We made society corrupt

Institutionalised corruption has become a foundation stone of our society. We fuel it daily by defying the law

Vaqas March 28, 2011
Picture this:  it’s 2:00 am at a traffic signal somewhere, anywhere in Islamabad.

A car makes its way to the red-light and slows down. From this point on, everything seems to be out of a fantasy world.

That’s because it is unlikely for a car to stop on an empty street and on an uncrowded intersection at any time of day. Even though a mere traffic violation can hardly be compared to serious offences, the reactions of some people to being ticketed are often hilarious when put into the context of their general behaviour.
“Sir, it’s my first offence”,

“Sir, I’m late late for work”

“How much will it cost to settle this right here?” and

“Oye, don’t you know whose car this is?”

The typical Pakistani loves to provide their two cents on corruption in the government, but will quickly ignore the fact that he (or she) is at least partly guilty of contributing to the institutionalised corruption that plagues our society.

Take the example of any high flyer when stopped at a chowk. He will lie, then plead ignorance, then try to negotiate using a blue or green bill, and then be on his way to complain about the corrupt system.

Then, there is the case of the prodigal son offered a job — not out of merit of achievement. Look under a rock and you’ll find a qualified individual overlooked because of the lack of strong ties within an industry.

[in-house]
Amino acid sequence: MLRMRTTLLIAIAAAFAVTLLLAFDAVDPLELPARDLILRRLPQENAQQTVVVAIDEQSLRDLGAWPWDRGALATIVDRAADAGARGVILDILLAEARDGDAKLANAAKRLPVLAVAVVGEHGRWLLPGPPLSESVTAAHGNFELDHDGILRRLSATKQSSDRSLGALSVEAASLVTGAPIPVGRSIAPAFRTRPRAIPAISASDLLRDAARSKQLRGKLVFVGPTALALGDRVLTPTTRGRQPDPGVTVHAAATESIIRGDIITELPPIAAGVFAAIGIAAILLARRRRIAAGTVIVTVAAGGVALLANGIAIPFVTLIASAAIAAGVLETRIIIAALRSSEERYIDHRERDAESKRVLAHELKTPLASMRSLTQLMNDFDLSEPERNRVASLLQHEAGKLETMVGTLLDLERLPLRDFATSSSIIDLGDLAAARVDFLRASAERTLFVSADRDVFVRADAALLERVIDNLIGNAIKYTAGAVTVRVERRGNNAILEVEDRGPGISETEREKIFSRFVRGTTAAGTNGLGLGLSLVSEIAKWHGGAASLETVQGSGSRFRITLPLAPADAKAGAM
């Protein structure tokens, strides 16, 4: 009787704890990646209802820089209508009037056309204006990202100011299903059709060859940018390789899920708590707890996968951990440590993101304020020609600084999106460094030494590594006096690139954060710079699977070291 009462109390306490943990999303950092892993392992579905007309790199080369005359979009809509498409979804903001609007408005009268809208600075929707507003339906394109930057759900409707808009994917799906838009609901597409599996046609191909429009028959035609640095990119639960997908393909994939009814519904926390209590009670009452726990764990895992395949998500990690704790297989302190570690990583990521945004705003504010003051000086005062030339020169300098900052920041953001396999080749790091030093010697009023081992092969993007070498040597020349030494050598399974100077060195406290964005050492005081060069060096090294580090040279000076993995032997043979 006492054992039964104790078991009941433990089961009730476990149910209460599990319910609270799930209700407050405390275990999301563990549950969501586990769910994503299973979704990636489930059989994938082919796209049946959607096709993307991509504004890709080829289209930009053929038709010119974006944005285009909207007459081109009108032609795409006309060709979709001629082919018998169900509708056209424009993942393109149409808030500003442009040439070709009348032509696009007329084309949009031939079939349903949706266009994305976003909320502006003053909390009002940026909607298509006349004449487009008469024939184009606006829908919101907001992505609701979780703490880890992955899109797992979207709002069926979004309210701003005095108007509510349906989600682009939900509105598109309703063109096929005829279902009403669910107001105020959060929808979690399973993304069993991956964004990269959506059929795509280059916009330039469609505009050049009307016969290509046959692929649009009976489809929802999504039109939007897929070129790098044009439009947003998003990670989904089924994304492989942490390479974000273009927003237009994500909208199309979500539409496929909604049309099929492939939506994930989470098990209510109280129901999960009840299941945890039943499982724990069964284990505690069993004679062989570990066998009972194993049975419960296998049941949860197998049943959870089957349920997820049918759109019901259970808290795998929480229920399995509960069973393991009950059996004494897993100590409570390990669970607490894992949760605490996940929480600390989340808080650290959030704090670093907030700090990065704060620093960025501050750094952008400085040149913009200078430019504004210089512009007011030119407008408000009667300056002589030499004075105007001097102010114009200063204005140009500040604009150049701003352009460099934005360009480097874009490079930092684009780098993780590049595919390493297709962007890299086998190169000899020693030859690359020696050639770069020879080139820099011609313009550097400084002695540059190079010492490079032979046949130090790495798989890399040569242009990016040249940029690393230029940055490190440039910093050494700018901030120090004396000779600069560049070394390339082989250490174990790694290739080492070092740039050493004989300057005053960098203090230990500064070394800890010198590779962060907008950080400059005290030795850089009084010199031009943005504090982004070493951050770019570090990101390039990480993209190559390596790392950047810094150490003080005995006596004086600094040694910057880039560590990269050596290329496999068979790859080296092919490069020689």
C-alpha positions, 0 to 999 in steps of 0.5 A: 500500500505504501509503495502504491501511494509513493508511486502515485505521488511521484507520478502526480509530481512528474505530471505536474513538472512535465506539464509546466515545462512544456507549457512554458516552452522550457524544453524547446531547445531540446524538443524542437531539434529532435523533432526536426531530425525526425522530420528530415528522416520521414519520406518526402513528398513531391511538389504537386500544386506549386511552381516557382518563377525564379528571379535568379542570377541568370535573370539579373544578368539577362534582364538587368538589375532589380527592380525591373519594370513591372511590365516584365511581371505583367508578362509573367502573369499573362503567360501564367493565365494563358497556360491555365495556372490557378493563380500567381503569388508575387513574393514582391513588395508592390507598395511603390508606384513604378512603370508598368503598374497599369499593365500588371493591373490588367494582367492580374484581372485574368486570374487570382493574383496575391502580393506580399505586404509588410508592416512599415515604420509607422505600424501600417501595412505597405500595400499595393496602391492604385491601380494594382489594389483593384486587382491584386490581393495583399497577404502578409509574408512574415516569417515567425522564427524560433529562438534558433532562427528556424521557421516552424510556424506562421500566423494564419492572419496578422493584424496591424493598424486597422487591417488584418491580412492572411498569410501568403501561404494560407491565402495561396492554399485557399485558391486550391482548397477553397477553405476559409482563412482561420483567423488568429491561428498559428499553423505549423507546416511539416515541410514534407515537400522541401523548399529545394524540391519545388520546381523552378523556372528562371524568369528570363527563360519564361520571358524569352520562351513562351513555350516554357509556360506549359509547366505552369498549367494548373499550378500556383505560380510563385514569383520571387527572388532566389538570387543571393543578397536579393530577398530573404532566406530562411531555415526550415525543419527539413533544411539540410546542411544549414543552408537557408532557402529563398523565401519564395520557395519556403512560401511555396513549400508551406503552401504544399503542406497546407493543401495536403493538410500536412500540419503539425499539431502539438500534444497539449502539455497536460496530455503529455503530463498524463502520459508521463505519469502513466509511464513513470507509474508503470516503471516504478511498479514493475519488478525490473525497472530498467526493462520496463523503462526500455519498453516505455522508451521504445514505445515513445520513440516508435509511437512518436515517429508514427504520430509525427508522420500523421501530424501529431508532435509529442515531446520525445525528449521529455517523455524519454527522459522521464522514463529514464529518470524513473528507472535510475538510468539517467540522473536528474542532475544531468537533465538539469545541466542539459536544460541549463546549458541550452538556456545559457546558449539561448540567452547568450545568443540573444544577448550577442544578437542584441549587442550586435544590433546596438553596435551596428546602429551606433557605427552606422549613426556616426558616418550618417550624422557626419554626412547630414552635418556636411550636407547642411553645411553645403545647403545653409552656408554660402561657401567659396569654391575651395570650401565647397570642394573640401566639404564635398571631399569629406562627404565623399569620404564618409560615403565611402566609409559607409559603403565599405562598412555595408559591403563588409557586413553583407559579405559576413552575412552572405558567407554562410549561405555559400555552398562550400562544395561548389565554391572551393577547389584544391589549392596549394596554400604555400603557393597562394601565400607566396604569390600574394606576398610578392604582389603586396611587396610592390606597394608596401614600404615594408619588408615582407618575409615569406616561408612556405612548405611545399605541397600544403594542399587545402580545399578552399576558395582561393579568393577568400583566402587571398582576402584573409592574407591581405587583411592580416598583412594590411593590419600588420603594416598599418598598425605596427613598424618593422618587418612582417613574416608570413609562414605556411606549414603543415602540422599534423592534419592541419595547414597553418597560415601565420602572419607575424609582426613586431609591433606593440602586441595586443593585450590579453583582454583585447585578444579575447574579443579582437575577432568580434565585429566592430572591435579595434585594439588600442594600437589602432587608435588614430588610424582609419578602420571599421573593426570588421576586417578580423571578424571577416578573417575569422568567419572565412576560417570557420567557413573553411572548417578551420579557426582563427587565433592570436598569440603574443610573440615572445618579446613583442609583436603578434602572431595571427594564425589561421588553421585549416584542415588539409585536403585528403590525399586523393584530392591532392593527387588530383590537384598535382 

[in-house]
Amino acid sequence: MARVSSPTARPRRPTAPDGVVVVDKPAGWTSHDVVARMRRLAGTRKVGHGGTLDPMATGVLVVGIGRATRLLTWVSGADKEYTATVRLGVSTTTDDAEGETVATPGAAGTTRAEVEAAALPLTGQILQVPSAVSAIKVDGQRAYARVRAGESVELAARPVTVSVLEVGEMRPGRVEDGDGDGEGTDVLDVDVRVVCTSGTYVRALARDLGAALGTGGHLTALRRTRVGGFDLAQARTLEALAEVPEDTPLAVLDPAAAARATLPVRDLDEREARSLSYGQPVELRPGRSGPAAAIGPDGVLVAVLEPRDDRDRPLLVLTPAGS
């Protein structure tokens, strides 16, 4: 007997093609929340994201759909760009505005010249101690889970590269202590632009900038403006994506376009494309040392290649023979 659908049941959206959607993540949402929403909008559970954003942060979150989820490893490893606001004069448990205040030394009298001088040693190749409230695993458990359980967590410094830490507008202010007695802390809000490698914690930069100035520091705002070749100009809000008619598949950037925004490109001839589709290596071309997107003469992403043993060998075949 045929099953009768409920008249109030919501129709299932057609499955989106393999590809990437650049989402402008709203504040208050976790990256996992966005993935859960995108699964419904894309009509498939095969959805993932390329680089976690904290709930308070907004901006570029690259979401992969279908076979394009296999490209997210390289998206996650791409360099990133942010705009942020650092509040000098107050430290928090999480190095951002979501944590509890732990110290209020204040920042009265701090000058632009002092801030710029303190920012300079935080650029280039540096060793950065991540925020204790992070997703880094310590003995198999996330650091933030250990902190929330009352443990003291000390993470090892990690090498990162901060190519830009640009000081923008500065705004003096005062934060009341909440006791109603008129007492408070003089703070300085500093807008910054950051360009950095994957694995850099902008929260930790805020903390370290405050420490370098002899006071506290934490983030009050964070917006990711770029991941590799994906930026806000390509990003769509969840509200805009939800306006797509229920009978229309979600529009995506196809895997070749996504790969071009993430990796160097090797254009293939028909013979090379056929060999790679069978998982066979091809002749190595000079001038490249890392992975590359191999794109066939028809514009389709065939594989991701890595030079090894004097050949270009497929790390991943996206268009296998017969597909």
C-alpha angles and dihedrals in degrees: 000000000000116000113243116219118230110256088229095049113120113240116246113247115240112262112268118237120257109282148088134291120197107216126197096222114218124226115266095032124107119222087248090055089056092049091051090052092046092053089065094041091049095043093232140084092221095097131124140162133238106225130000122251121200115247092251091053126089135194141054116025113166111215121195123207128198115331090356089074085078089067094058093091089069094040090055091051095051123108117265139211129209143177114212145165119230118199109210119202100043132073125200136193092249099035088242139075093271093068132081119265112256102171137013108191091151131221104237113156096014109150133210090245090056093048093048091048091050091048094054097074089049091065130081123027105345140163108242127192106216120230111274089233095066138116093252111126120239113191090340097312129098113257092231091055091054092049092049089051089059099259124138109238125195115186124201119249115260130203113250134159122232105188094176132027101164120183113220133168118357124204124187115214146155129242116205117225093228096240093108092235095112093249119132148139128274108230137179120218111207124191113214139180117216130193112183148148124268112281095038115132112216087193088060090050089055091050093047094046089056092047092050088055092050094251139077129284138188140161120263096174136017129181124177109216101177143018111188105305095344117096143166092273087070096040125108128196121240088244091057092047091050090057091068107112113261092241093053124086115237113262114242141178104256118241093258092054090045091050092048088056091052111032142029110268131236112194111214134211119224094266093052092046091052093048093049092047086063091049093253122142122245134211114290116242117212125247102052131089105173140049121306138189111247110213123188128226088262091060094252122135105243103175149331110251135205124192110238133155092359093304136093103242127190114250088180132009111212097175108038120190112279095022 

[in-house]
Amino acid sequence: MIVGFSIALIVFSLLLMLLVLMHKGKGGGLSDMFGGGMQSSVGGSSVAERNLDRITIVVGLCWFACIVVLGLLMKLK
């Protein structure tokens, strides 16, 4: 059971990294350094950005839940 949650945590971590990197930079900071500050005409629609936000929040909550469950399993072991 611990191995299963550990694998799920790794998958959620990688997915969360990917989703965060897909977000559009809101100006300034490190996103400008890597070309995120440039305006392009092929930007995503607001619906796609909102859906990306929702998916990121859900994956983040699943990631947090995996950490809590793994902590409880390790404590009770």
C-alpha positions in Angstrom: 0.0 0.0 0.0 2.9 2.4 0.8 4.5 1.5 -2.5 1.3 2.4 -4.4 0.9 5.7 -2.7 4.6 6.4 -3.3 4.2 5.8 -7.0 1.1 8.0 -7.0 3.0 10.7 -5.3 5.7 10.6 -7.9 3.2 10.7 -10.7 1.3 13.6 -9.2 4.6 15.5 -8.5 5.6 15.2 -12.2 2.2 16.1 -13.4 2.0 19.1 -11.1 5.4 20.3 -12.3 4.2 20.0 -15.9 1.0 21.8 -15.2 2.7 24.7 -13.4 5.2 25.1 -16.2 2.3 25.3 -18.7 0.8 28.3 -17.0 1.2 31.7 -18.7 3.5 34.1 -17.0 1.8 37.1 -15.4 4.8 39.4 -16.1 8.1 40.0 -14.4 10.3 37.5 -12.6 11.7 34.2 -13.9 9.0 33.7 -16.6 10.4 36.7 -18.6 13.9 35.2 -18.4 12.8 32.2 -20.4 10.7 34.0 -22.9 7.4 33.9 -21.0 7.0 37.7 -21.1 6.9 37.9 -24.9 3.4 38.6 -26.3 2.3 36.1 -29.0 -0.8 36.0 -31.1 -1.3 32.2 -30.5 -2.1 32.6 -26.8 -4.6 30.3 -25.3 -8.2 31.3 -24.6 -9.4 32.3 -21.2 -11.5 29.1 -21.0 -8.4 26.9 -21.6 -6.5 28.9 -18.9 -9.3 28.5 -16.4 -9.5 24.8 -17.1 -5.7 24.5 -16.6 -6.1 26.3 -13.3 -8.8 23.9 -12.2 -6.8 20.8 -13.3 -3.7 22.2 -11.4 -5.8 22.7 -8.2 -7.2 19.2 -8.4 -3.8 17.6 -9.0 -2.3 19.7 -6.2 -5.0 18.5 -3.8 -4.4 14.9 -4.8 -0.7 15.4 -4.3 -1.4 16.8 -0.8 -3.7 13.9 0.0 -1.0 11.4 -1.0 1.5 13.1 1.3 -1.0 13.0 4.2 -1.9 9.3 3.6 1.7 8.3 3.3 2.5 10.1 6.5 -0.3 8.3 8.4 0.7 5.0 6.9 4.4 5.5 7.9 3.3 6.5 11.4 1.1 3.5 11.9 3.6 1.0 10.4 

Institutionalised corruption has become a foundation stone of our society and we fuel it daily by defying the law. Why else would we feel offended when penalised for an obvious infraction of the law?

We’re not hypocrites, are we? Scratch that, we are.

If all this doesn’t make any sense, just recall the last time you had work at a government office with a long queue waiting ahead of you. What did you pay to be bumped forward? Or, whose name did you take to receive preferential treatment? Thought so.

The views expressed by the writer and the reader comments do not necassarily reflect the views and policies of the Express Tribune.


Suhail Sadiq | 13 years ago | Reply After reading this i can feel just sorry for our people who only write about problems while we all already know all about these kinda bad stuff in society but nobody comes up with a solid solution and with proper work and ideas how to make our police more good and well equipped and as i know 90% of people don't know the law so they cant know about their rights and duties as a civilian. we all should start teaching about the things that others don't know instead of just writing on problems just give some sorta valid solutions please. i can ask to people if they know how to eridate poverty they willl say its the job of gov. offcourse not its not only the job of gov. we should also contribute in providing the good ideas to our gov. and instead of only protests we should do something practical.
Grace | 13 years ago | Reply People are more corrupt than the poor police but they love to point fingers at others. This is the problem with Muslim people; They think they are perfect but everyone else is corrupt. This is the reality of all Muslim societies where they all curse police, politicians, teachers and authority but they themselves are equally corrupt.
Replying to X

Comments are moderated and generally will be posted if they are on-topic and not abusive.

For more information, please see our Comments FAQ